• 4 sprigs fresh thyme (or a couple of pinches of dried, if you don’t have)
  • ½ cup fresh breadcrumbs
  • Egg wash made from 1 large egg mixed with ¼ cup water

Make your dough

(You may want to do this in two batches so as not to explode your food processor.)  Add flour, salt, and curry powder to the food processor fitted with the steel blade, and pulse to mix.  Cut your butter into little pieces and scatter over dry ingredients.  Like you would for a pie crust, pulse until the mix resembles coarse cornmeal and the biggest butter pieces are the size of peas.

Whisk the eggs lightly in a small bowl, then add water and vinegar.  Stir to combine, then add it to the food processor and pulse until the dough forms a rough ball.  Wrap the dough in plastic and fridge for at least an hour.

Make your house smell amazing

Brown the ground beef in the olive oil, in a large sauté pan (has to be big enough for all your saucy liquids).  When the beef is nearly done, nudge it to the side and add the onions, garlic, and pepper.  Cook, stirring, until onions are soft, 4-5 minutes.aromatics for meat pies

Add broth, Pickapeppa or steak sauce, Worcestershire sauce, onion powder, cayenne, curry, allspice, salt, bay leaves, and thyme.  Stir to combine, turn down to low and simmer, stirring occasionally, until most of the liquid has evaporated, about 20 minutes.  Remove from heat and pick out the thyme sprigs and bay leaves.  Taste and adjust seasoning as needed.  Add breadcrumbs and stir thoroughly.

Put your oven rack on the lower-middle position and heat the oven to 375.  Flour your work surface and rolling pin (and dump a little pile on the side at the ready, you’ll need it).  Roll out half of the dough to 1/8 inch thick and cut out 6” circles – you should be able to get 6 or 7 circles.  Line a sheet pan with parchment and set it next to your dough.

Free one of your little circles and brush the edges with the egg wash.  Put a generous couple of tablespoons of filling onto one half of your circle, leaving room around the edge.  (You’ll want to get 12-14 pies out of your filling – plan accordingly.)  Fold the other half of the circle over and press around the edges to seal.  Press the edges with the tines of a fork and set your little friend on the sheet pan.  Repeat.meat pie assembly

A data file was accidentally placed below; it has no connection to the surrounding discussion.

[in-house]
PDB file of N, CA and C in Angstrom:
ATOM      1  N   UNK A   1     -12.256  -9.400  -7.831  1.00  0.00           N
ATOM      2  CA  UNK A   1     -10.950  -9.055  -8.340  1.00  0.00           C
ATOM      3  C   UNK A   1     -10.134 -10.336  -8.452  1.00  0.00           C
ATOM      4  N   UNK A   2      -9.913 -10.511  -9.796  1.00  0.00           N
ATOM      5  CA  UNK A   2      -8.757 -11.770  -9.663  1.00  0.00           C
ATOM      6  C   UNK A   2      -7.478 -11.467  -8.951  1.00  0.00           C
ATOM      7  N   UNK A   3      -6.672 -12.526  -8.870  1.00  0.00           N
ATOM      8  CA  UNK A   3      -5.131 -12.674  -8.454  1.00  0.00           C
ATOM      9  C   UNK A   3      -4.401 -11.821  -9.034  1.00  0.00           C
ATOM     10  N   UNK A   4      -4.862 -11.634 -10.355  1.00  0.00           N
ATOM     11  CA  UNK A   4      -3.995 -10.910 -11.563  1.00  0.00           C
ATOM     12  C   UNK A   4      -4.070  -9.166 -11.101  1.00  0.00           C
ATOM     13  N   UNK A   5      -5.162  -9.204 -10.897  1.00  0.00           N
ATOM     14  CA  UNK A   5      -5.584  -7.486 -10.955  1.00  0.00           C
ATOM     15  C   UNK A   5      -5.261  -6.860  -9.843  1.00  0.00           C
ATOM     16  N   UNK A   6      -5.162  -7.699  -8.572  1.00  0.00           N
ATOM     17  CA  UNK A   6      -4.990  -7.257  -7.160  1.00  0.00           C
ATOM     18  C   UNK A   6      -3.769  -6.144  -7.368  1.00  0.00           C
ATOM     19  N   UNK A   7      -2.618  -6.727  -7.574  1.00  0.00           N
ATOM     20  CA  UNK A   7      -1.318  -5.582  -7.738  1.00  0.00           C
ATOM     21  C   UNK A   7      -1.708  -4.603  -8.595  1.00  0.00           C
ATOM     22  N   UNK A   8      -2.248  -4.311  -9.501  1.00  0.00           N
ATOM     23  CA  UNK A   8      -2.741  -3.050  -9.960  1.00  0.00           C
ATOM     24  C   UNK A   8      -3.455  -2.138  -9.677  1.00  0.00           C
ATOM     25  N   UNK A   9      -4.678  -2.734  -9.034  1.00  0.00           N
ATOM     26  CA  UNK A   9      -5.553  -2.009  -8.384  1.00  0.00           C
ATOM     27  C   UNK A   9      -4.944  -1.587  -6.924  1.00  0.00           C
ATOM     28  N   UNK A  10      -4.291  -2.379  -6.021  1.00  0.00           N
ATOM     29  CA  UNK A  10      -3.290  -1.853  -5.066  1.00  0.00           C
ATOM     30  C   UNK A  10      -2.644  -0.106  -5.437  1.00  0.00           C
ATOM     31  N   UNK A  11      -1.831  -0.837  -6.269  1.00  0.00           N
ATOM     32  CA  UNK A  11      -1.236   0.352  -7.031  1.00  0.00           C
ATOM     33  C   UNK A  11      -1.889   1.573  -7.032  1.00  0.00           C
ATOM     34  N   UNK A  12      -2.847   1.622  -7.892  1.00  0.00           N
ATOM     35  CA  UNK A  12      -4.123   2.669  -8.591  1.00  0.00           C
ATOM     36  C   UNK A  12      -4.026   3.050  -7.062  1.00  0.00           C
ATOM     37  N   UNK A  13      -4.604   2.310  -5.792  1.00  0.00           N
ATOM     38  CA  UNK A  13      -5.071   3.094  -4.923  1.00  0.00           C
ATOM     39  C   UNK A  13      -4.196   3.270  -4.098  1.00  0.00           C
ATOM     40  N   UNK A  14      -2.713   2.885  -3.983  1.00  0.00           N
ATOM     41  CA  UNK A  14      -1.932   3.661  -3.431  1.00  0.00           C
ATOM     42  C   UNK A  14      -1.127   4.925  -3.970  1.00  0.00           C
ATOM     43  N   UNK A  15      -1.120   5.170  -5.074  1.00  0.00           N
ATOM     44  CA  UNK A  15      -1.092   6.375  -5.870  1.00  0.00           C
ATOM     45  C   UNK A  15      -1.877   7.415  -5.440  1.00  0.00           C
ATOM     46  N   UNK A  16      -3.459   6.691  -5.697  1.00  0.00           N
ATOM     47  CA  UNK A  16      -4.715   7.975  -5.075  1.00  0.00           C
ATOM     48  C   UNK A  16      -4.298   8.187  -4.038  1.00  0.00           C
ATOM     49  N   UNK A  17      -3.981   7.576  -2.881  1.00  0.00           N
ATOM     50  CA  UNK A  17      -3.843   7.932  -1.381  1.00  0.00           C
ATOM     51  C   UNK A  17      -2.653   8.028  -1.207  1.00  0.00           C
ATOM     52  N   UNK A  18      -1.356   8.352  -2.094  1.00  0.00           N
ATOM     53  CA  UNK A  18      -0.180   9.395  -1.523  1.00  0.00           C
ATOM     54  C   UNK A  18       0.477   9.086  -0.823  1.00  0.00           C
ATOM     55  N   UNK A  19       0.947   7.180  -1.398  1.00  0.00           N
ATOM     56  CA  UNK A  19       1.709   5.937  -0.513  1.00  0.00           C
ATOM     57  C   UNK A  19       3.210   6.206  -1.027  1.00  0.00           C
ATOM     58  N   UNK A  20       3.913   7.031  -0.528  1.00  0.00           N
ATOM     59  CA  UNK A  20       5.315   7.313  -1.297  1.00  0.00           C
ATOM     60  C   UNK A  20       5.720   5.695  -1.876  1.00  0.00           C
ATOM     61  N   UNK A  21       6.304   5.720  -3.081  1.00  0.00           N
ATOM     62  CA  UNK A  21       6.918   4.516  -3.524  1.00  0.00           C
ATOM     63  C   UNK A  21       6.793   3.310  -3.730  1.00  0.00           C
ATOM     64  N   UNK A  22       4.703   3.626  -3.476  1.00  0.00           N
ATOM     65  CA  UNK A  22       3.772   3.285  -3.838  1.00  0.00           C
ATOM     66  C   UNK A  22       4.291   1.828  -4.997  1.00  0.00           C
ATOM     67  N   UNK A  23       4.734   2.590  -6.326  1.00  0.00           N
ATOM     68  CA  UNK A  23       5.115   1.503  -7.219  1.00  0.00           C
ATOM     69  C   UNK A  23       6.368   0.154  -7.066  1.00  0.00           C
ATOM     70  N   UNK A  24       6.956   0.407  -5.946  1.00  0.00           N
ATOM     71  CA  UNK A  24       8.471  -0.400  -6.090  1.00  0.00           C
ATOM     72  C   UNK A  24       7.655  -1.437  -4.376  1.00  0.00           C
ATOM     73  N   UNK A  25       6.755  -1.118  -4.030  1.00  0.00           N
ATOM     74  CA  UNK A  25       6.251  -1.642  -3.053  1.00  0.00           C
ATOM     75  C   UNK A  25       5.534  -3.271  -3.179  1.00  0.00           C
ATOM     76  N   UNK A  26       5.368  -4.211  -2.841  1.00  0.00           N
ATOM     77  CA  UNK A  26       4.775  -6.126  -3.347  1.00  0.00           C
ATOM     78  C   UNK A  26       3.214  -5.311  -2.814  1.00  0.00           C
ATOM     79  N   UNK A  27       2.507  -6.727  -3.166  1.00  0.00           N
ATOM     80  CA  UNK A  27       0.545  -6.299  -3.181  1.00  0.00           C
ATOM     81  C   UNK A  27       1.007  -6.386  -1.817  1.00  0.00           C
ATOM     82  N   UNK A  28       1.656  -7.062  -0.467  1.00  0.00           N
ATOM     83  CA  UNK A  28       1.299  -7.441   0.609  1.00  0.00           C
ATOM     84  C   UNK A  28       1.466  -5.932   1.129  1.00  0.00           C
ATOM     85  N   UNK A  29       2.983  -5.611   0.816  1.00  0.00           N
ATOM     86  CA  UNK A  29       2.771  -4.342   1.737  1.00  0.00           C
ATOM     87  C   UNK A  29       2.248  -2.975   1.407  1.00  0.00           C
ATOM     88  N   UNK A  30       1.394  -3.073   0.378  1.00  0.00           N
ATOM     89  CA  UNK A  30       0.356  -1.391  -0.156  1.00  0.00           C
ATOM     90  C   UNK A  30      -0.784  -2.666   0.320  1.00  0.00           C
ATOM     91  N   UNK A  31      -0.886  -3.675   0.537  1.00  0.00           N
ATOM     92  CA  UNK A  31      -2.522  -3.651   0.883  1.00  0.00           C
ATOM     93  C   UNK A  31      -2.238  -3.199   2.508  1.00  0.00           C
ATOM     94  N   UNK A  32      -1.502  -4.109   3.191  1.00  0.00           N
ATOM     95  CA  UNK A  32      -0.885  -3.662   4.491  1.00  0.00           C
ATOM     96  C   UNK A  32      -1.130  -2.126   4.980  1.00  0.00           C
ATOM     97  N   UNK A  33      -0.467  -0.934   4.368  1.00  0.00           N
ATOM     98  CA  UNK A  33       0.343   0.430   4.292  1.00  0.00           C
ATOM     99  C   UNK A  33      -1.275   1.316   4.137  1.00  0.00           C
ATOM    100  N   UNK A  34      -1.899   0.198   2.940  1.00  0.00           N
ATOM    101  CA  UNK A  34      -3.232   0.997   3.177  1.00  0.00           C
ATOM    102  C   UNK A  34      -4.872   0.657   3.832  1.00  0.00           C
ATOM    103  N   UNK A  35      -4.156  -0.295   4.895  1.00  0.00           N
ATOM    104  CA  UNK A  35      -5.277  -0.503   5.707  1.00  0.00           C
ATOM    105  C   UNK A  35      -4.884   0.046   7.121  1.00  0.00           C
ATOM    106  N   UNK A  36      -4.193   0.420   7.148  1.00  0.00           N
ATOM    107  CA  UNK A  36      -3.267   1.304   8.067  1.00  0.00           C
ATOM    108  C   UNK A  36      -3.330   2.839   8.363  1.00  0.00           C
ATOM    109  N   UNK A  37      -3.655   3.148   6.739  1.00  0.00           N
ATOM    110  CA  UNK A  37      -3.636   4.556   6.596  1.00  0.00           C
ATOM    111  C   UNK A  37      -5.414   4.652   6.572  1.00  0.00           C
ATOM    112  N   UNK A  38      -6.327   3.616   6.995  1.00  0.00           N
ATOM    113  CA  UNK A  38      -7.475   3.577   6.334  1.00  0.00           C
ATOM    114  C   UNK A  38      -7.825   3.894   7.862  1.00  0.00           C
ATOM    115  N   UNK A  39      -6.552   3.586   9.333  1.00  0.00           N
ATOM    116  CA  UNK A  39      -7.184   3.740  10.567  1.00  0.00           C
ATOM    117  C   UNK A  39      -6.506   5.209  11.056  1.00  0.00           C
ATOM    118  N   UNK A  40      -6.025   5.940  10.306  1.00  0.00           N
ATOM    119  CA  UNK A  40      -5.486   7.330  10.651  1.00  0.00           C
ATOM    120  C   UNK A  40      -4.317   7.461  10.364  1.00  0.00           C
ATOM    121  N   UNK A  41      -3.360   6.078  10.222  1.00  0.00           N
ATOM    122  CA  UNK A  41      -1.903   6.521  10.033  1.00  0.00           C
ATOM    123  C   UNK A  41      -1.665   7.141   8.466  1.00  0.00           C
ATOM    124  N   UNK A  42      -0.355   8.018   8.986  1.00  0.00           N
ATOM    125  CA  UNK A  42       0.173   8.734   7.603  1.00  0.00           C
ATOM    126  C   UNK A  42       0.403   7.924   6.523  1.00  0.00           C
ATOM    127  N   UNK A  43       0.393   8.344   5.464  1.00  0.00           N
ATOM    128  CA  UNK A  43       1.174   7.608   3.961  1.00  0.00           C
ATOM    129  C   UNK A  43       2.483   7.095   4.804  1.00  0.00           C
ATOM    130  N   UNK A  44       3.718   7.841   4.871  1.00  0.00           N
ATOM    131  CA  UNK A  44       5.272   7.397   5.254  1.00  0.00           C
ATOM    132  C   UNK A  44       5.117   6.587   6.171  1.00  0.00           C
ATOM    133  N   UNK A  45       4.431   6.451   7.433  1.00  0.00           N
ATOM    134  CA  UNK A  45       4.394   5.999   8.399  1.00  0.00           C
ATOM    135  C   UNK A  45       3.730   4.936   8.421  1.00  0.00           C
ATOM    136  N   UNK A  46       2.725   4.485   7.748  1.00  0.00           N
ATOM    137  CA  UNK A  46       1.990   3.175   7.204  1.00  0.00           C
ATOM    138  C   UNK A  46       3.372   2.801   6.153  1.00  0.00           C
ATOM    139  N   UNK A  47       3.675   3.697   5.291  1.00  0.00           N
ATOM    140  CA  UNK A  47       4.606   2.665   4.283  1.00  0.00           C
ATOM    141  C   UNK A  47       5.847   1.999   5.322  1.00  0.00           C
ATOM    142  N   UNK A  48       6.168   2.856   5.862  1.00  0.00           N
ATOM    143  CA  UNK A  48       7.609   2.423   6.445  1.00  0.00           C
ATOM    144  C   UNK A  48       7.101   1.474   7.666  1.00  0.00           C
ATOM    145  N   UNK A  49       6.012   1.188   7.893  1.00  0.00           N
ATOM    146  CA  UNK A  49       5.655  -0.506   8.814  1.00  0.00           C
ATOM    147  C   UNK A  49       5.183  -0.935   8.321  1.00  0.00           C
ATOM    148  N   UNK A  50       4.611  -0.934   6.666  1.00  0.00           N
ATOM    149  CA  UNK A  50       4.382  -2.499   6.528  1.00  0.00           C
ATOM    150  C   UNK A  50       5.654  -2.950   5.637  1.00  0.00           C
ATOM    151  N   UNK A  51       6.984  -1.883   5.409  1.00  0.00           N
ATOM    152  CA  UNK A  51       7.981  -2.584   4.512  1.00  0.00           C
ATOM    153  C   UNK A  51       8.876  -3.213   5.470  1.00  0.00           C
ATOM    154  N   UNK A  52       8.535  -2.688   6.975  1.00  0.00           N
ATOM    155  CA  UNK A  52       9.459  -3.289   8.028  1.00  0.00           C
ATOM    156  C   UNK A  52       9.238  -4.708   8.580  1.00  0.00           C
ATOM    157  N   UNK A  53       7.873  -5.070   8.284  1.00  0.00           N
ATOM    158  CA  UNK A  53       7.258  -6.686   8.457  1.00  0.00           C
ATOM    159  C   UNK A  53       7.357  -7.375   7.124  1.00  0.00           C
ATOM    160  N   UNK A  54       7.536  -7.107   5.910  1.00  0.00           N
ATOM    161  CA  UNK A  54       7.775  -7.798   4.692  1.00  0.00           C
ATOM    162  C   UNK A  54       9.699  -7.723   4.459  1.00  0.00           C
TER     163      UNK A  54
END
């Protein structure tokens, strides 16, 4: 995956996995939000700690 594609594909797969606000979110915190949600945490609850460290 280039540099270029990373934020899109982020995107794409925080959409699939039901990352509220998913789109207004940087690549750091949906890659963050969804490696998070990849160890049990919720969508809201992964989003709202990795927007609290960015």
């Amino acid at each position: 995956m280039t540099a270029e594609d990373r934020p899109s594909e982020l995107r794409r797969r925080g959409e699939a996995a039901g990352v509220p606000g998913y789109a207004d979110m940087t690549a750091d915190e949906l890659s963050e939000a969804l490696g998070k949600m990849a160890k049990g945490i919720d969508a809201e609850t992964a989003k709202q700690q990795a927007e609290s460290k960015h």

Brush your pies with egg wash and bake for 25-35 minutes or until the dough is golden brown and amazing.  Let these sunny little beauties rest for 5 minutes before scarfing them down and burning your tongue.jamaican meat pies

Tostadas de Chorizo

After having watched a couple episodes of Rick Bayless’ Mexico: One Plate at a Time on Friday night, because we are the coolest people around, Ryan got inspired to make a fantastic weekend lunch. These crispy back yard snacks with their savory spicy chorizo, salty creamy cheese, and perky salsa provided much-needed fortification for an afternoon of mucking out the shed.

Side note – instead of serranos, we actually used these mystery peppers Ryan’s growing in the yard.  They’re spicy and fruity and red, maybe 2 inches long.  There’s a taqueria down the way and one day we noticed a hand-painted sign from the yard next door that said “AQUI VENDE CHILES” which means “we sell chiles here” (not quite but close enough).  We peeked through the fence and lo and behold the little yard was crammed full of big leafy chile plants, all different kinds, all really healthy.  So while I waited for our burritos, Ryan went over to investigate.

After a few minutes of finding the right family member – grandpa, it seems – and some Spanglish negotiations, he came away with these random peppers and one that the seller called “manzanilla” which means little apple.  They are slightly spicy – I’d call them perky – and very crisply fruity, much like an apple.  $7 each.  One of the many reasons why Oakland is wonderful.

tostadas de chorizo

Tostadas de Chorizo
sort of as seen on Mexico: One Plate at a Time

  • 6 oz chorizo, browned and drained
  • 6 oz Oaxacan cheese, Monterey jack, or queso fresco*, grated or crumbled
  • Avocado Salsa (see below)
  • 8 corn tortillas
  • a few tbsp of olive oil, vegetable oil, or bacon fat (mmmm)

* less melty than the other two – your choice

First, make your avocado salsa:

  • 3 medium tomatillos, husked and rinsed
  • 1 white onion, peels on, quartered
  • 5 cloves garlic, unpeeled
  • 1 poblano pepper
  • 1-2 serrano peppers, stemmed and rough chopped
  • ¼ cup chopped cilantro
  • 1 fat avocado
  • 1 lime

Fire up your grill, or a big heavy dry saute or griddle pan if you’re doing this indoors. Char the tomatillos, onion, garlic, and poblano until they are good and black on a couple of sides – except the onion, stick to the skin side of that one. Put them all in a large bowl and cover with plastic wrap for 20 minutes. (You can also do this under the broiler)

Peel the skins off the onion, garlic, and poblano, and take off the pepper’s stem. Cut the tomatillos in quarters. Put all roasty veggies, the serranos, cilantro, and the sweet sweet avocado flesh into the blender and whirl until sort of smooth. Add salt and lime juice to taste and set aside.

Brush the tortillas with the oil or bacon fat, and grill or toast in a saute or griddle pan for a minute or two until crispy. Sprinkle each with a little chorizo and a little cheese, and drizzle on a little salsa. Return to the grill/pan for a minute or two to melt the cheese. Nosh.

Vermicelli Bowls